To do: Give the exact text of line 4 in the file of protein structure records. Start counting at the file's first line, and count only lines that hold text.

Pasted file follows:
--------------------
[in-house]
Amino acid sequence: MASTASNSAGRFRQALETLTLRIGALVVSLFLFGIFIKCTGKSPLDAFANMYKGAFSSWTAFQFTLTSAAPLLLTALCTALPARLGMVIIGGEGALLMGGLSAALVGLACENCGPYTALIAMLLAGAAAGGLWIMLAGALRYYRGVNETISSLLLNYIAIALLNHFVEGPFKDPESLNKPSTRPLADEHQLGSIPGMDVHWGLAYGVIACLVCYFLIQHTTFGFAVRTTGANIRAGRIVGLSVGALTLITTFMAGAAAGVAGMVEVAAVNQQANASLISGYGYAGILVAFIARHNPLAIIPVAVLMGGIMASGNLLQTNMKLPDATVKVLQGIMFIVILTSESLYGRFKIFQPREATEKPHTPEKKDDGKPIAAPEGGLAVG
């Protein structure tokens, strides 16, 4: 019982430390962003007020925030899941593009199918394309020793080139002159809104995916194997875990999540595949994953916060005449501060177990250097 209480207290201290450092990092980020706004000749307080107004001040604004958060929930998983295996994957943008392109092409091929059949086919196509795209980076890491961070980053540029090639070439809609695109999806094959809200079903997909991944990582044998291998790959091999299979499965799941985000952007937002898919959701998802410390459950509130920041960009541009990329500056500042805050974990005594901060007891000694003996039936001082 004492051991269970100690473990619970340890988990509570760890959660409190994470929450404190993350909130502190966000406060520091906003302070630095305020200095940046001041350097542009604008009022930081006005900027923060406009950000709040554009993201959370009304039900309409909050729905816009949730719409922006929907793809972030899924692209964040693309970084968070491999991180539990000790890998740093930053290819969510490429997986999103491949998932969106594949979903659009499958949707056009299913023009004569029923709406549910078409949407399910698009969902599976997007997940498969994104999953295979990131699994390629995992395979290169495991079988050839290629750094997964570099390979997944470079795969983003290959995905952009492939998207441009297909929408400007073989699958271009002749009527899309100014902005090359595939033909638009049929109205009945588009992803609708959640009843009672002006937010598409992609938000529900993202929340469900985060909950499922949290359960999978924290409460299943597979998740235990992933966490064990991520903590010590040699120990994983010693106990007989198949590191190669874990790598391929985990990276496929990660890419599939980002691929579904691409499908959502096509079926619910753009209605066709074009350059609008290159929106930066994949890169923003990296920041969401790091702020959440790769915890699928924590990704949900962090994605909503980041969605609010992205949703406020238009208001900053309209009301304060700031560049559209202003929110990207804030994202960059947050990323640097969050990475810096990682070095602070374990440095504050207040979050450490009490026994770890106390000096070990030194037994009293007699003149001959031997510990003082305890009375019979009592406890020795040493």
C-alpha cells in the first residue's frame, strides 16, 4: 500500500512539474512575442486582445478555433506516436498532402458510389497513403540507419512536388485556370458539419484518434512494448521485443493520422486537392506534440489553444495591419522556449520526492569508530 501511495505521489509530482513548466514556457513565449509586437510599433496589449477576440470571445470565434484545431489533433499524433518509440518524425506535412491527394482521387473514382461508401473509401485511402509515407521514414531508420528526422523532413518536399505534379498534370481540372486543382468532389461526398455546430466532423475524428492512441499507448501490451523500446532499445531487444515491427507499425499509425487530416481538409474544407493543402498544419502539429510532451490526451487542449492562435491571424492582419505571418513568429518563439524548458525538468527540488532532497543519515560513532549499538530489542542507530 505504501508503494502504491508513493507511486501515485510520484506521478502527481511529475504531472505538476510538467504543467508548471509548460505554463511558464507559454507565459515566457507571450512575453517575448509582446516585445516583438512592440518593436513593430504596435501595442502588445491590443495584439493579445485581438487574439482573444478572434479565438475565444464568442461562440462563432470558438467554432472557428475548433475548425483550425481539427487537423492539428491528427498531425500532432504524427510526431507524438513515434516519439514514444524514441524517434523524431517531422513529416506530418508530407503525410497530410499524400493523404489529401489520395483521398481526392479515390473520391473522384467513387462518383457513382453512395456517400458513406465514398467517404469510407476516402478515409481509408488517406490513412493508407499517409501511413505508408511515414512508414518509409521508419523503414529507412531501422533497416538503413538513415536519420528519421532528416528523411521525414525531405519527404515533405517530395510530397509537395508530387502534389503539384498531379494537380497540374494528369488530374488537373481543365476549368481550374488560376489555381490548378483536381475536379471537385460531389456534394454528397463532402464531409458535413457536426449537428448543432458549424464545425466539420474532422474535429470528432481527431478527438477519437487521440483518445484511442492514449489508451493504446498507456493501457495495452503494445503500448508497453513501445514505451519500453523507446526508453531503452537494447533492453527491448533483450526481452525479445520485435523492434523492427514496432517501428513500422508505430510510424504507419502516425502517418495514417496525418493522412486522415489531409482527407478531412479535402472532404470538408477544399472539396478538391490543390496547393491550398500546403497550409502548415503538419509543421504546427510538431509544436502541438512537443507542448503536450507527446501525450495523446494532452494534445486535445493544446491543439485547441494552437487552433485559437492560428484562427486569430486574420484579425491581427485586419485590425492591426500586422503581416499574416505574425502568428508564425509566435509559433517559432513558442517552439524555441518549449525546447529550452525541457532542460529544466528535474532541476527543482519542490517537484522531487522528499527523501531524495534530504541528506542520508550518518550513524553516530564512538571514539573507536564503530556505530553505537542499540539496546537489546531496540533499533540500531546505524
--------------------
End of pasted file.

C-alpha cells in the first residue's frame, strides 16, 4: 500500500512539474512575442486582445478555433506516436498532402458510389497513403540507419512536388485556370458539419484518434512494448521485443493520422486537392506534440489553444495591419522556449520526492569508530 501511495505521489509530482513548466514556457513565449509586437510599433496589449477576440470571445470565434484545431489533433499524433518509440518524425506535412491527394482521387473514382461508401473509401485511402509515407521514414531508420528526422523532413518536399505534379498534370481540372486543382468532389461526398455546430466532423475524428492512441499507448501490451523500446532499445531487444515491427507499425499509425487530416481538409474544407493543402498544419502539429510532451490526451487542449492562435491571424492582419505571418513568429518563439524548458525538468527540488532532497543519515560513532549499538530489542542507530 505504501508503494502504491508513493507511486501515485510520484506521478502527481511529475504531472505538476510538467504543467508548471509548460505554463511558464507559454507565459515566457507571450512575453517575448509582446516585445516583438512592440518593436513593430504596435501595442502588445491590443495584439493579445485581438487574439482573444478572434479565438475565444464568442461562440462563432470558438467554432472557428475548433475548425483550425481539427487537423492539428491528427498531425500532432504524427510526431507524438513515434516519439514514444524514441524517434523524431517531422513529416506530418508530407503525410497530410499524400493523404489529401489520395483521398481526392479515390473520391473522384467513387462518383457513382453512395456517400458513406465514398467517404469510407476516402478515409481509408488517406490513412493508407499517409501511413505508408511515414512508414518509409521508419523503414529507412531501422533497416538503413538513415536519420528519421532528416528523411521525414525531405519527404515533405517530395510530397509537395508530387502534389503539384498531379494537380497540374494528369488530374488537373481543365476549368481550374488560376489555381490548378483536381475536379471537385460531389456534394454528397463532402464531409458535413457536426449537428448543432458549424464545425466539420474532422474535429470528432481527431478527438477519437487521440483518445484511442492514449489508451493504446498507456493501457495495452503494445503500448508497453513501445514505451519500453523507446526508453531503452537494447533492453527491448533483450526481452525479445520485435523492434523492427514496432517501428513500422508505430510510424504507419502516425502517418495514417496525418493522412486522415489531409482527407478531412479535402472532404470538408477544399472539396478538391490543390496547393491550398500546403497550409502548415503538419509543421504546427510538431509544436502541438512537443507542448503536450507527446501525450495523446494532452494534445486535445493544446491543439485547441494552437487552433485559437492560428484562427486569430486574420484579425491581427485586419485590425492591426500586422503581416499574416505574425502568428508564425509566435509559433517559432513558442517552439524555441518549449525546447529550452525541457532542460529544466528535474532541476527543482519542490517537484522531487522528499527523501531524495534530504541528506542520508550518518550513524553516530564512538571514539573507536564503530556505530553505537542499540539496546537489546531496540533499533540500531546505524